The amygdala hijack. Right. Avoiding it sounds like something we need to do but why is that exactly?
It’s a cool phrase coined by Daniel Goleman in his 1996 book Emotional Intelligence: Why It can Matter More Than IQ. And describes the eruption that occurs when someone steps on our last nerve. Although the phrase, the amygdala highjack is a memorable one, I had forgotten it until I found an interesting post: Normal is overrated. We’ll return to that in just a moment.
You know the feeling. After a day of stuffing resentments, mistreatment, and or lack of appreciation you come home and your husband asks that next time you make that casserole, would you use less salt? Or your kid refuses to eat her dinner. You get hijacked by your amygdala and explode, loosing an avalanche of anger wholly out of proportion to what has happened. And wondering why the silence in your home has the quality of a tomb?
A quick review on what happens:
The reptilian brain or brain stem powers the parts of our bodies which operate autonomously. Included in the brain stem is what neurologists are now calling the limbic sysyem are two almond shaped and about the same sized groups of nuclei on the right and left sides of our brains.
The amygdalae process memory, decisions and emotions. Specifically emotions which are aroused by something perceived to be a severe threat which when felt are so overpowering that we feel as if we have lost control. In a very real sense, our ‘higher consciousness’ has been overruled by the portion of the brain which treats everything as something to fear, eat or f….
How to avoid being hijacked by your own brain?
Bonnie: It’s when you get hungry, you’re more likely to be angry. When you keep your metabolism more even, it’s easier to be less hijacked, to have your brain be less exhausted. Water is the other thing we talk about. You know you probably should drink six or seven glasses of water a day, but when you’re under pressure, when you’re meeting demands, when you have five appointments in one day, that can go out the window. If I have a chapter to write in my book, if I have a proposal due, I make sure I’m taking a moment to drink water.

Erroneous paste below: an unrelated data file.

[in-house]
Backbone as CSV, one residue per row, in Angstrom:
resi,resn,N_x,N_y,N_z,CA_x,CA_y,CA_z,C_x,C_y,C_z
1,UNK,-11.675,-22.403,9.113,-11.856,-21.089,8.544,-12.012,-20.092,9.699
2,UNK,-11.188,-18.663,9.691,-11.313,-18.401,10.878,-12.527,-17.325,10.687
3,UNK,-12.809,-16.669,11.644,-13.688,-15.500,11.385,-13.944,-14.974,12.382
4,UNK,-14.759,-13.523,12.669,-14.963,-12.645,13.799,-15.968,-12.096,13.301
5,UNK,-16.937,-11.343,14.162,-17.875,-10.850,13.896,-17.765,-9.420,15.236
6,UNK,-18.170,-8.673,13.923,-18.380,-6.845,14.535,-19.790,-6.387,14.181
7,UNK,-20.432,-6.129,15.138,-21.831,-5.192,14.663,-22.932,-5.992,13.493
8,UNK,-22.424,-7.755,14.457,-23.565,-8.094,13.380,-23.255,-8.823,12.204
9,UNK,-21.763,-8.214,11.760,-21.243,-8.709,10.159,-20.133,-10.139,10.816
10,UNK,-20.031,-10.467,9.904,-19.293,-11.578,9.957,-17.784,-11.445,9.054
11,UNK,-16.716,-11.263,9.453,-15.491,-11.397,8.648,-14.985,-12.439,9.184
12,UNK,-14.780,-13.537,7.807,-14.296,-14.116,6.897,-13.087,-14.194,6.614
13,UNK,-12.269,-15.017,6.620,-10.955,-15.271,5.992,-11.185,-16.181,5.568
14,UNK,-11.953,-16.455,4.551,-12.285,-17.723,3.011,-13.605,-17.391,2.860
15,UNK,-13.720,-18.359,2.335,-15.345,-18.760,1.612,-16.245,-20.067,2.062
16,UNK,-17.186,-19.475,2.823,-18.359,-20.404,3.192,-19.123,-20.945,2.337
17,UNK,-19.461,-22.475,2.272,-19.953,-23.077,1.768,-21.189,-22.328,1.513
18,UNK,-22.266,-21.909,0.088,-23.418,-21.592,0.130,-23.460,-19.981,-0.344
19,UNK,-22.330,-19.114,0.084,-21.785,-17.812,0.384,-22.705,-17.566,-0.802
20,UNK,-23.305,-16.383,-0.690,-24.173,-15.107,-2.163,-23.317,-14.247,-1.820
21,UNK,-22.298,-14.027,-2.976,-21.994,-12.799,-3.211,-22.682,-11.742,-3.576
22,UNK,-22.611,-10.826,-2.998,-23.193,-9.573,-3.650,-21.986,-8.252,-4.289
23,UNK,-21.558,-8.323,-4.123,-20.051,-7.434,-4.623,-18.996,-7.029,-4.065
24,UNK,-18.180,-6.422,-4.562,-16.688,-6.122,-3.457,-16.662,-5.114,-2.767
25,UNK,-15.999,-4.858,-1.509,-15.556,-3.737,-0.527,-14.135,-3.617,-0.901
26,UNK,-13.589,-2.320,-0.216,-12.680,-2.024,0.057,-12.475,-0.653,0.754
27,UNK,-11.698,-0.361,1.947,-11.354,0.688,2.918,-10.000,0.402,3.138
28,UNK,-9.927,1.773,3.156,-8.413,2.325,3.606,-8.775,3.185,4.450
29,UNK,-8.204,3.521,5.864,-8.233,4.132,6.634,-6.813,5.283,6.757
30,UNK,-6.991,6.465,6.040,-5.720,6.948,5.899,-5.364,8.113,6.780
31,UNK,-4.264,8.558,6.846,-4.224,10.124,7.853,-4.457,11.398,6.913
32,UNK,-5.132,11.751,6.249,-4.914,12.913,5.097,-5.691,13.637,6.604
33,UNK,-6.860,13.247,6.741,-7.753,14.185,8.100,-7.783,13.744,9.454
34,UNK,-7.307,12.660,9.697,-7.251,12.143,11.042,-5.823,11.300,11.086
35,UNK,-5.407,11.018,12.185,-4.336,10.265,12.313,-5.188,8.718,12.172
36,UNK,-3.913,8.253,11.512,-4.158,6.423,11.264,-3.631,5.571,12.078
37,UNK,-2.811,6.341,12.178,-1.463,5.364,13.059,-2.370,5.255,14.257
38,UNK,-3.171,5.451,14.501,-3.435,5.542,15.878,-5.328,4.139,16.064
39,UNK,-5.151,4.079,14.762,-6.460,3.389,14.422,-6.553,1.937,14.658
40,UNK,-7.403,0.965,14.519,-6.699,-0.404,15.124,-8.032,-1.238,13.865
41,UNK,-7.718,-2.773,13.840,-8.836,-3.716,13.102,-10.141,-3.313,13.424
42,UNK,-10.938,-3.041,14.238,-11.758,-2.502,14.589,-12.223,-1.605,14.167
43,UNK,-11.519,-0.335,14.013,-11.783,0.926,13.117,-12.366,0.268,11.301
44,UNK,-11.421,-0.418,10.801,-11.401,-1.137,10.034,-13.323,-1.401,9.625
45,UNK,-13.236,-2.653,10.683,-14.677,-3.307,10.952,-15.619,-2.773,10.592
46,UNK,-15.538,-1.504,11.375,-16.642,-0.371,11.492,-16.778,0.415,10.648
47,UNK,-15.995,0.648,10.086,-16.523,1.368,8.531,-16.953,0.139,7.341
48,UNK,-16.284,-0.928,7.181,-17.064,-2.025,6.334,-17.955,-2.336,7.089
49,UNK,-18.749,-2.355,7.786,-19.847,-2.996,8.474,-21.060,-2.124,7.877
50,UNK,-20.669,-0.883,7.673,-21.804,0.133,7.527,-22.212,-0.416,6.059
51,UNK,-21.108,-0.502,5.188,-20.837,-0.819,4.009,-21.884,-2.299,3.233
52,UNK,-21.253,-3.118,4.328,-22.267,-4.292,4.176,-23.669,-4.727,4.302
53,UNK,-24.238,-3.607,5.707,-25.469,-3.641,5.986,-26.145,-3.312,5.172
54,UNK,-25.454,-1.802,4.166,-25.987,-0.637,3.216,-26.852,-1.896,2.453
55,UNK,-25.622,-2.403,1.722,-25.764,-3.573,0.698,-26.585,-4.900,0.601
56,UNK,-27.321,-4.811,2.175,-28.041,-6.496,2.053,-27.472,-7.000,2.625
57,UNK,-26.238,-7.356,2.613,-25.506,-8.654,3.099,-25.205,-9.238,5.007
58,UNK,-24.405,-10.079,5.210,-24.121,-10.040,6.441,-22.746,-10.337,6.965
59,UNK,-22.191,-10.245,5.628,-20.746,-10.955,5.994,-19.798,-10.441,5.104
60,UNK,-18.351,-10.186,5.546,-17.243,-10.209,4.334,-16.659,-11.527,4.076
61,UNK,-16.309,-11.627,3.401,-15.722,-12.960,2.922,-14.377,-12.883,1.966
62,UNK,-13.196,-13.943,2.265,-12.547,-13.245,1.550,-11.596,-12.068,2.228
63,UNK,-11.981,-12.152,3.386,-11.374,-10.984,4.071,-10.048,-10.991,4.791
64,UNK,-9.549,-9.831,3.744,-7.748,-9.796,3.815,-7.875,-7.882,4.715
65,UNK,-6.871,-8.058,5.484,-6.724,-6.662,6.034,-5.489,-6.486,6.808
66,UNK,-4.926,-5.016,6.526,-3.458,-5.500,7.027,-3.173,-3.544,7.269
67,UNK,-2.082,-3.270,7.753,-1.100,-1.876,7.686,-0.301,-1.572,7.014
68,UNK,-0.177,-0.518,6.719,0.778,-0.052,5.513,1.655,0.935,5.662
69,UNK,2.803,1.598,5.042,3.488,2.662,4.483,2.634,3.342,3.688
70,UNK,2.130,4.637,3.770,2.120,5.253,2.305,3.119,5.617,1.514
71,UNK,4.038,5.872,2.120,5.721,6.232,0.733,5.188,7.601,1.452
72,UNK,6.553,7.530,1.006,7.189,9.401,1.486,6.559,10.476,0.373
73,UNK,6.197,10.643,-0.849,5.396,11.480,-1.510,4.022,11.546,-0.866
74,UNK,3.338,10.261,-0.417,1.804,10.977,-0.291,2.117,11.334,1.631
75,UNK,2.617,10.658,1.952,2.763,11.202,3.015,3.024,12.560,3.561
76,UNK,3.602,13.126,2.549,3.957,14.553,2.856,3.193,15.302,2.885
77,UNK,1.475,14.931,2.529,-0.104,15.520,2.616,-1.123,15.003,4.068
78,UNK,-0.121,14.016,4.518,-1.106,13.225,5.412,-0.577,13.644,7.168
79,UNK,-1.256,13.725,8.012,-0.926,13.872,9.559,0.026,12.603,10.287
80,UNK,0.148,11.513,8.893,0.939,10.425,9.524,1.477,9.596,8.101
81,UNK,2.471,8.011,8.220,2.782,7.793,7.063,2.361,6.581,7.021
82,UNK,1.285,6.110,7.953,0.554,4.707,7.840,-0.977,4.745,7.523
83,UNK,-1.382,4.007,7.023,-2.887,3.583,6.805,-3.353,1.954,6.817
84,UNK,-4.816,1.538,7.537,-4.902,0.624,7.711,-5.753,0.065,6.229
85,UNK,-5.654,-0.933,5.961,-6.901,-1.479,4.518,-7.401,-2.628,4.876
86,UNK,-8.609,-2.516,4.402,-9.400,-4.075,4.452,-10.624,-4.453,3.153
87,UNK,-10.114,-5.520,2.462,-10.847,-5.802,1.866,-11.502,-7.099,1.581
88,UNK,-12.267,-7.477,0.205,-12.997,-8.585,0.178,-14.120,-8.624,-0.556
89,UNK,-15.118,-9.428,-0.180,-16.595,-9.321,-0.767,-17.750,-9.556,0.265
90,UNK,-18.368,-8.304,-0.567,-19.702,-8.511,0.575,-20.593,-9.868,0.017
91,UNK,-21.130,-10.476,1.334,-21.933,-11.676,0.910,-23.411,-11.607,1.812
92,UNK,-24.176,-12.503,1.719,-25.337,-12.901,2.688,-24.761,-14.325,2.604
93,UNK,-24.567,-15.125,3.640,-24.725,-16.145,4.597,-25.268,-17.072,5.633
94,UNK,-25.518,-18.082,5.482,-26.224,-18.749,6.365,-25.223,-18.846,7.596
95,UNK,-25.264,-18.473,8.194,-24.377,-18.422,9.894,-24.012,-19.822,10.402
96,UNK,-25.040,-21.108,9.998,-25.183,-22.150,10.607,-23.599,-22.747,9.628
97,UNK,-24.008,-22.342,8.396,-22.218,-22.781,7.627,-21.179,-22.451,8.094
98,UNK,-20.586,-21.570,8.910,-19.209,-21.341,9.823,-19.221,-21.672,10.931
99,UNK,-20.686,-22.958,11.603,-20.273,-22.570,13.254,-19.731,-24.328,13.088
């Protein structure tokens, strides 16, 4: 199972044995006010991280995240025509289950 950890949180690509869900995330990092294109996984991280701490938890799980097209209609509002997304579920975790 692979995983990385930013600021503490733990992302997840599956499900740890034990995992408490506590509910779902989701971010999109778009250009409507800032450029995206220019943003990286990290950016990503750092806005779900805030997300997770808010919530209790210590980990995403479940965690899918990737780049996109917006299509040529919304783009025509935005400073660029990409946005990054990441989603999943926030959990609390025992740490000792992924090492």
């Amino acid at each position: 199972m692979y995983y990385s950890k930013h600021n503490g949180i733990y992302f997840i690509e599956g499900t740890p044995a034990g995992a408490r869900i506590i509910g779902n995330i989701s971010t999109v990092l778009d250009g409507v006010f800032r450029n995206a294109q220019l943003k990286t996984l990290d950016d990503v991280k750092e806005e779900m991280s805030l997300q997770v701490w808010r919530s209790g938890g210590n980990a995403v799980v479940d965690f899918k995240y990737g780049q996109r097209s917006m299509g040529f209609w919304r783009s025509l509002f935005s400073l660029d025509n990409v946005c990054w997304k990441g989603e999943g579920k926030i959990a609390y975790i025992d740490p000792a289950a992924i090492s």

Tiffany: Simple. A lot of women that I interact with are overwhelmed. One of the things I really appreciated about Micro-Resilience was that there wasn’t a huge time investment.
Bonnie: They’re tiny, tiny things. It’s an interesting relationship [between Micro-Resilience and Drop the Ball.] Micro-resilience is a little bit of focusing on, “How do I support myself,” you need to make space for it, which is part of doing the work in Drop the Ball, to really prioritize that. It’s a mutual relationship.
Tiffany: What have been your “aha” moments? What has surprised you since you’ve been going around the country?
Bonnie: I find a lot of women do need to stop and give themselves permission. It’s like reading Micro-Resilience gave them permission to take care of themselves in small ways, and we needed that.
“Permission to drop the ball, permission to let go, permission to be yourself. Why do you feel like we need permission?”
Tiffany: I was at this big women’s conference and I did my session [on Drop the Ball], and then everyone let out and there was a long line to get books. There must’ve been some healing circle that formed in the middle of the line because by the time women got up to me, many of them were quite emotional and crying.
One woman came up and she had three books, and she put them on the table. She says to me, “Can I pray on you?” I said, “Of course you can pray on me.” She puts one hand on my shoulder and she puts one hand on my head and she says, “Dear heavenly Father, thank you for sending us permission.” Right? Permission to drop the ball, permission to let go, permission to be yourself. Why do you feel like we need permission?
Bonnie: There are so many pressures on us — our culture, our experience, the voice inside your head telling you, “You’re not doing it right. You have to try harder.” We talk about work-life balance and the struggles of trying to do it all and being overwhelmed, but mostly as professionals, we don’t tell each other the really bad stuff. With Drop the Ball, you talk about the messy meltdown moments that you had to reach some of these epiphanies. We’re starting to have these conversations and to be honest about some of the pain that we have from being overwhelmed.
Tiffany: You are a mother. You have a gorgeous daughter. What have you been able to instill in her in terms of micro-resilience? Because it’s one thing to write about it. It’s one thing to coach professionals about it. It’s another thing to instill some of these concepts in your kids.
“Resilience is about learning to get better at getting up”